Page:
Appeal from order of Court of Common Pleas No. 7 of Philadelphia County, Sept. T., 1957, No. 2646, in case of Michael Monaco v. Montgomery Cab Company.
Burton Hoffman, with him Joseph Patrick Gorham, for appellant.
Richard S. Hoffmann, for appellee.
Bell, C. J., Musmanno, Jones, Cohen, Eagen, O'Brien and Roberts, JJ. Opinion by Mr. Justice Cohen. Mr. Justice Eagen concurs in the result. Mr. Chief Justice Bell dissents.
This is an appeal from the dismissal of a complaint in trespass against a corporate defendant because of improper venue.
In his complaint, plaintiff-appellant, Michael Monaco, alleged injuries arising out of an accident in Montgomery County caused by the negligence of an employee of defendant-appellee, Montgomery Cab Company. Plaintiff began suit in Philadelphia County by a writ of summons, which was served on November 18, 1957. Defendant filed a "de bene esse" appearance on November 27, 1957, "for the purpose of raising questions of jurisdiction." The summons was reissued on August 21, 1959, and, by deputized service, was served on defendant in Montgomery County on September 2, 1959. On October 6, 1959, defendant caused a rule to issue on plaintiff to file a complaint. In due course, the complaint was filed by plaintiff and preliminary objections were filed by defendant, challenging the propriety of venue in Philadelphia County. The lower court sustained the objection and dismissed the complaint.
Plaintiff contends that defendant entered a "general appearance" when it caused a rule to file a complaint to issue and thereby waived its right to object to venue. Notwithstanding the promulgation of the Pennsylvania Rules of Civil Procedure, the prior doctrine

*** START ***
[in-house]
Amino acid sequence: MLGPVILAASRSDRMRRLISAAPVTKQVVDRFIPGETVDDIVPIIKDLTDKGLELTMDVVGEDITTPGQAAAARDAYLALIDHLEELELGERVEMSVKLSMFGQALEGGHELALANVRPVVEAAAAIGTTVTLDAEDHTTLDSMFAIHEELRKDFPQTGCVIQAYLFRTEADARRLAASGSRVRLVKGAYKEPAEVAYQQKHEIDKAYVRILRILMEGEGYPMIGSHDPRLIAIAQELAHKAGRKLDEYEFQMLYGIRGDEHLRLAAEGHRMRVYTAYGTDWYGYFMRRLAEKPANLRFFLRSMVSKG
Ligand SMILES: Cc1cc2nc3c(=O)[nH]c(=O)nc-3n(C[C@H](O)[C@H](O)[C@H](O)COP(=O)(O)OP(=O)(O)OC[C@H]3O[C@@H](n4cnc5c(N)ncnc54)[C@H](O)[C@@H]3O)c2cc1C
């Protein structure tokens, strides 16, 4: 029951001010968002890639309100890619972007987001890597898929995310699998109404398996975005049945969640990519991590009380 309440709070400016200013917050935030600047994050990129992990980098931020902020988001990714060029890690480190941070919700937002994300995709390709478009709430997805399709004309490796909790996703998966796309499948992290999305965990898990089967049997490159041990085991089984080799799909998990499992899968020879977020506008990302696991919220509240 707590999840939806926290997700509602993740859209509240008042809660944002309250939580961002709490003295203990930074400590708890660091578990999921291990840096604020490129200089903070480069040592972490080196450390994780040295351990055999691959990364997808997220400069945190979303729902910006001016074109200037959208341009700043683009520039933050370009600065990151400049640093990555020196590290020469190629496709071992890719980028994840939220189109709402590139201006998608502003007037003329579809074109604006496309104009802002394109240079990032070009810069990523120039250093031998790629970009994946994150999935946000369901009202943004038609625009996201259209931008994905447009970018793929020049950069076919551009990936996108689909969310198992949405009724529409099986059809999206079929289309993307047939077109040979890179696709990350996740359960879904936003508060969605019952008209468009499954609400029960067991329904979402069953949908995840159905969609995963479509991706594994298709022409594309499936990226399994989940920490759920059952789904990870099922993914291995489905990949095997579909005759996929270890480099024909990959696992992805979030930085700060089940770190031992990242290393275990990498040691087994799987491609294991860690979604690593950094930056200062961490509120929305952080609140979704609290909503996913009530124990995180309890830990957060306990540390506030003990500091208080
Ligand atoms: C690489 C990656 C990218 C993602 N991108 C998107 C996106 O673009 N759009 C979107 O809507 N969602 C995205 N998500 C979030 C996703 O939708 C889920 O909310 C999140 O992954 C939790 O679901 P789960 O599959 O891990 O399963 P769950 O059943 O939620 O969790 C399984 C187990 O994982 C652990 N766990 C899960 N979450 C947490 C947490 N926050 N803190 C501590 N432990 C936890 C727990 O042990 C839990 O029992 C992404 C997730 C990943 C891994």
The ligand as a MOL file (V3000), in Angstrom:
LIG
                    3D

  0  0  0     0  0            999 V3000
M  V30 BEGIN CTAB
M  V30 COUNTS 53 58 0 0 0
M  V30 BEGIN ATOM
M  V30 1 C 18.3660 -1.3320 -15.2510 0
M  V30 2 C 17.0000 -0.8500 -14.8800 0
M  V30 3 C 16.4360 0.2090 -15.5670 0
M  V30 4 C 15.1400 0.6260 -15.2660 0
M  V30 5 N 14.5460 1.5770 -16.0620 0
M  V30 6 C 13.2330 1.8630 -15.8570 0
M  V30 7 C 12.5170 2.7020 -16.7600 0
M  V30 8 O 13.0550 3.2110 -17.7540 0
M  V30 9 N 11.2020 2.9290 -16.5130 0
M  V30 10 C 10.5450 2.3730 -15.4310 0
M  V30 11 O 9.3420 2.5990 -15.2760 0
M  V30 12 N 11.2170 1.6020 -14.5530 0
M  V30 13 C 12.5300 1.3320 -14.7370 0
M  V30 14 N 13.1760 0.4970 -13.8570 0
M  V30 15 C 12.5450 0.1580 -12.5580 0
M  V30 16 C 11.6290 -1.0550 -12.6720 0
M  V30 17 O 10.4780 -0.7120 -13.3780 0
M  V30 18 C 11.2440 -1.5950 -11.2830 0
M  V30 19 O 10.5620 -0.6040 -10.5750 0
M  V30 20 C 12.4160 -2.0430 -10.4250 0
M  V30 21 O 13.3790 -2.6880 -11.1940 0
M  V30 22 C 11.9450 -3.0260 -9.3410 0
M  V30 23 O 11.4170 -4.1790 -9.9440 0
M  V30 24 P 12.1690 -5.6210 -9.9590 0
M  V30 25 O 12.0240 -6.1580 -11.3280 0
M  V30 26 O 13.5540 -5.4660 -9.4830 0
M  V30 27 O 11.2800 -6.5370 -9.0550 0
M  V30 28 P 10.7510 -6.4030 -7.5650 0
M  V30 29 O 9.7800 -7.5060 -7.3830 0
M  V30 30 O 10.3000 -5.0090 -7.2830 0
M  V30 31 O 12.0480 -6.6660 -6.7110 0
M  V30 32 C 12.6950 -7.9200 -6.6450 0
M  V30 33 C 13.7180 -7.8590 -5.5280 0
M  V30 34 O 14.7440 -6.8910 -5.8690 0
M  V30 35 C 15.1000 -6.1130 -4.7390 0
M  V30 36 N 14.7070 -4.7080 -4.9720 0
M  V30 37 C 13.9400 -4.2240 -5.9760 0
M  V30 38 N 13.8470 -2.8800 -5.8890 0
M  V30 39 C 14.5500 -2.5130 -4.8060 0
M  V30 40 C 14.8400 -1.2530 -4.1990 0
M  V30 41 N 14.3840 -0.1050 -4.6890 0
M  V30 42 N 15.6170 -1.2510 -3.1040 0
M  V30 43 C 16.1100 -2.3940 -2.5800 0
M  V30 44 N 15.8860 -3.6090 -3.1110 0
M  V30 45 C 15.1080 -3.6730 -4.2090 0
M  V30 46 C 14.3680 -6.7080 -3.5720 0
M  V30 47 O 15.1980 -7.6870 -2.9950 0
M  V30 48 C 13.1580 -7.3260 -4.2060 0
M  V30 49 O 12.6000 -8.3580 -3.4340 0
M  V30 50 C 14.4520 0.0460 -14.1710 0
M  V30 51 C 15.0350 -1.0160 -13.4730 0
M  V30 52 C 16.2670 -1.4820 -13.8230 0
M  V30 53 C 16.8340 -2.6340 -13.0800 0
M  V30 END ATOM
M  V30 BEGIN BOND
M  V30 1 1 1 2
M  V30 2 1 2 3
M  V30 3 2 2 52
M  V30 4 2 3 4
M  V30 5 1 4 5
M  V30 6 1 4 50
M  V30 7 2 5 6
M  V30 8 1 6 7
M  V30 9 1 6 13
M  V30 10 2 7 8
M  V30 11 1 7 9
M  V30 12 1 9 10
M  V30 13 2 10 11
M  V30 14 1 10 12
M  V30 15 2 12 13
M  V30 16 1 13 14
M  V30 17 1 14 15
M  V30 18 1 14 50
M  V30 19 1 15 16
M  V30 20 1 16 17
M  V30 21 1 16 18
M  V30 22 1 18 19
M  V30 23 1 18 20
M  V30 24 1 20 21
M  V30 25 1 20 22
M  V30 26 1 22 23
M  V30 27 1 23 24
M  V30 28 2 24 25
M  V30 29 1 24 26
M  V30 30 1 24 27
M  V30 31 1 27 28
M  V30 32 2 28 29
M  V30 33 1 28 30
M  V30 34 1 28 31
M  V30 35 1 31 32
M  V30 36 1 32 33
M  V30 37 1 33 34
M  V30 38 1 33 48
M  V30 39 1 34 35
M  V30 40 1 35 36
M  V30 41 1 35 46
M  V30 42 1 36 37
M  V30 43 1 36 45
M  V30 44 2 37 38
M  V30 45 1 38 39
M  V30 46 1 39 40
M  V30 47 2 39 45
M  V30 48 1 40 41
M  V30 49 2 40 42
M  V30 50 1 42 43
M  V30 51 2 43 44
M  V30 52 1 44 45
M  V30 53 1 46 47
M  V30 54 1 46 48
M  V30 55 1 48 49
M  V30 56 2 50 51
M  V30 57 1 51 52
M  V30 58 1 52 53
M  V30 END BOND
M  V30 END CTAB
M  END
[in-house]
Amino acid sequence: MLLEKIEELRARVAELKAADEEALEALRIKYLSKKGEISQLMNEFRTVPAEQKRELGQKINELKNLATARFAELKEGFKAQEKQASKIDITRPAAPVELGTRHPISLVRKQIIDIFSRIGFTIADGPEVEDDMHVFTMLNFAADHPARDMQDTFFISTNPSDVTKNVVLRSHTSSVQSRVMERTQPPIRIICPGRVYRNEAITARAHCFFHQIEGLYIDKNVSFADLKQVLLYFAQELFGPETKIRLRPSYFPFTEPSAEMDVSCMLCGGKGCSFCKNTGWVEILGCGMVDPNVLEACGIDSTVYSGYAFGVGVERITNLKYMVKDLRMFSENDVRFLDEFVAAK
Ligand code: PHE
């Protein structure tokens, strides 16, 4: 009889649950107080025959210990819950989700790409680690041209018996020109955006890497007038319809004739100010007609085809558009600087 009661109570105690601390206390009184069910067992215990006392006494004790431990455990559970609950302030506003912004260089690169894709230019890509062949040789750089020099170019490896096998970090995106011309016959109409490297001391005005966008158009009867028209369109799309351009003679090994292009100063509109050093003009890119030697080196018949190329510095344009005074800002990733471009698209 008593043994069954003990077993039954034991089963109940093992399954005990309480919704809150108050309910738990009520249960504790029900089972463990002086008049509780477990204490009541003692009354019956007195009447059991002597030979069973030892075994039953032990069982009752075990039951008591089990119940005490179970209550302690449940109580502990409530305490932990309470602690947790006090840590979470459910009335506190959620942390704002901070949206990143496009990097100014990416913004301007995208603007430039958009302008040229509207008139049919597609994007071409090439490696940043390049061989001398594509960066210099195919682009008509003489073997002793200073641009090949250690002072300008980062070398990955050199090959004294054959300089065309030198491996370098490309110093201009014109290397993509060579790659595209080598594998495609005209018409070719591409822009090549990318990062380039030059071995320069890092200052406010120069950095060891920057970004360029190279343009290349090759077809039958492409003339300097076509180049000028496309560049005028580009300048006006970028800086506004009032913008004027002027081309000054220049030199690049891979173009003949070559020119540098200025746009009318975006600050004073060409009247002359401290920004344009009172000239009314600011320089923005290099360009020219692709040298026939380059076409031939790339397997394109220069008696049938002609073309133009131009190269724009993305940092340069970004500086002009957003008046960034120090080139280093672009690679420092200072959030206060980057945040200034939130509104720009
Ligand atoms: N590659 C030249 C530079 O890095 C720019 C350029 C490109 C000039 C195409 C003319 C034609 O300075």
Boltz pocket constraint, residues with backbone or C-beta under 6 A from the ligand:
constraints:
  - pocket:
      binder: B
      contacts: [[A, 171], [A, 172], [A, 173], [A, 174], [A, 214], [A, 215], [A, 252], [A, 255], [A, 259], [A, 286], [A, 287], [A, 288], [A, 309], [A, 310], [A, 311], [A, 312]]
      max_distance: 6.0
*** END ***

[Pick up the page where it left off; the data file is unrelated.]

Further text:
persists that the entering of a "general appearance," i.e., the performance of an act which unconditionally accepts the jurisdiction of the court for all purposes, causes a waiver of "jurisdictional" objections, C. E. Williams Co. v. H. B. Pancoast Co., 412 Pa. 166, 194 A.2d 189 (1963), Simpson v. Simpson, 404 Pa. 247, 251, 172 A.2d 168, 171 (1961), which, for procedural purposes only, includes venue. County Construction Co. v. Livengood Construction Corp., 393 Pa. 39, 45, 142 A.2d 9, 13 (1958). Assuming, arguendo, the continued general propriety of this doctrine, in the face of the Rules of Civil Procedure, it is plain that it is inapplicable here.*fn1 Defendant never entered a "general appearance."
In the case of a personal action against a corporate defendant, venue lies in the county where it has its registered office or principal place of business, where it regularly conducts business, where the cause of action arose, or where a transaction or ...